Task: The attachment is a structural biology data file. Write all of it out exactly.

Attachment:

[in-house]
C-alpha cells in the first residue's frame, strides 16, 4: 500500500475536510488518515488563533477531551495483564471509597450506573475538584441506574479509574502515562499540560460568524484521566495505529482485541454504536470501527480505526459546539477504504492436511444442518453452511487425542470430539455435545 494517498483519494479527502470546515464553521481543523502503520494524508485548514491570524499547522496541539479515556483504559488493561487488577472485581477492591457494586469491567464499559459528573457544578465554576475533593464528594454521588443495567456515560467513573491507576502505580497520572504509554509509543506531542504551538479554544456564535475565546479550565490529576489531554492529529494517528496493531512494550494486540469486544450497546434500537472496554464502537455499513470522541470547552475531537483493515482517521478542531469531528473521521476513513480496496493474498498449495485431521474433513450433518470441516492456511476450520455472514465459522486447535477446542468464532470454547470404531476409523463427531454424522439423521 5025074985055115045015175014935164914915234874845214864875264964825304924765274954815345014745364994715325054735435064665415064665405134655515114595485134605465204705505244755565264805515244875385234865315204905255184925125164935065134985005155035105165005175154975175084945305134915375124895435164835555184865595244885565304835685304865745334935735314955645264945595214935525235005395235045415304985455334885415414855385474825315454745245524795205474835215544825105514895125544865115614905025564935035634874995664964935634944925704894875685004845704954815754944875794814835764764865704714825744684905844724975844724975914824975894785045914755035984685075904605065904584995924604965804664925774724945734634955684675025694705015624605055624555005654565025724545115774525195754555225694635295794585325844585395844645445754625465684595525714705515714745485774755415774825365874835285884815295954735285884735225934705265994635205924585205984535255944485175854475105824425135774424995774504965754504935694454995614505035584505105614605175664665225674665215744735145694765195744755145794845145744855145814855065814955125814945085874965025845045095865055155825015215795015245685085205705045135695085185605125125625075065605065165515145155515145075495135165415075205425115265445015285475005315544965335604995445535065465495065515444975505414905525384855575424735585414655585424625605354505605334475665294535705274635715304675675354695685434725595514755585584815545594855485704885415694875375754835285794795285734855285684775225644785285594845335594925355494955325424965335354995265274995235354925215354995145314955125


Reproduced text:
[in-house]
C-alpha cells in the first residue's frame, strides 16, 4: 500500500475536510488518515488563533477531551495483564471509597450506573475538584441506574479509574502515562499540560460568524484521566495505529482485541454504536470501527480505526459546539477504504492436511444442518453452511487425542470430539455435545 494517498483519494479527502470546515464553521481543523502503520494524508485548514491570524499547522496541539479515556483504559488493561487488577472485581477492591457494586469491567464499559459528573457544578465554576475533593464528594454521588443495567456515560467513573491507576502505580497520572504509554509509543506531542504551538479554544456564535475565546479550565490529576489531554492529529494517528496493531512494550494486540469486544450497546434500537472496554464502537455499513470522541470547552475531537483493515482517521478542531469531528473521521476513513480496496493474498498449495485431521474433513450433518470441516492456511476450520455472514465459522486447535477446542468464532470454547470404531476409523463427531454424522439423521 5025074985055115045015175014935164914915234874845214864875264964825304924765274954815345014745364994715325054735435064665415064665405134655515114595485134605465204705505244755565264805515244875385234865315204905255184925125164935065134985005155035105165005175154975175084945305134915375124895435164835555184865595244885565304835685304865745334935735314955645264945595214935525235005395235045415304985455334885415414855385474825315454745245524795205474835215544825105514895125544865115614905025564935035634874995664964935634944925704894875685004845704954815754944875794814835764764865704714825744684905844724975844724975914824975894785045914755035984685075904605065904584995924604965804664925774724945734634955684675025694705015624605055624555005654565025724545115774525195754555225694635295794585325844585395844645445754625465684595525714705515714745485774755415774825365874835285884815295954735285884735225934705265994635205924585205984535255944485175854475105824425135774424995774504965754504935694454995614505035584505105614605175664665225674665215744735145694765195744755145794845145744855145814855065814955125814945085874965025845045095865055155825015215795015245685085205705045135695085185605125125625075065605065165515145155515145075495135165415075205425115265445015285475005315544965335604995445535065465495065515444975505414905525384855575424735585414655585424625605354505605334475665294535705274635715304675675354695685434725595514755585584815545594855485704885415694875375754835285794795285734855285684775225644785285594845335594925355494955325424965335354995265274995235354925215354995145314955125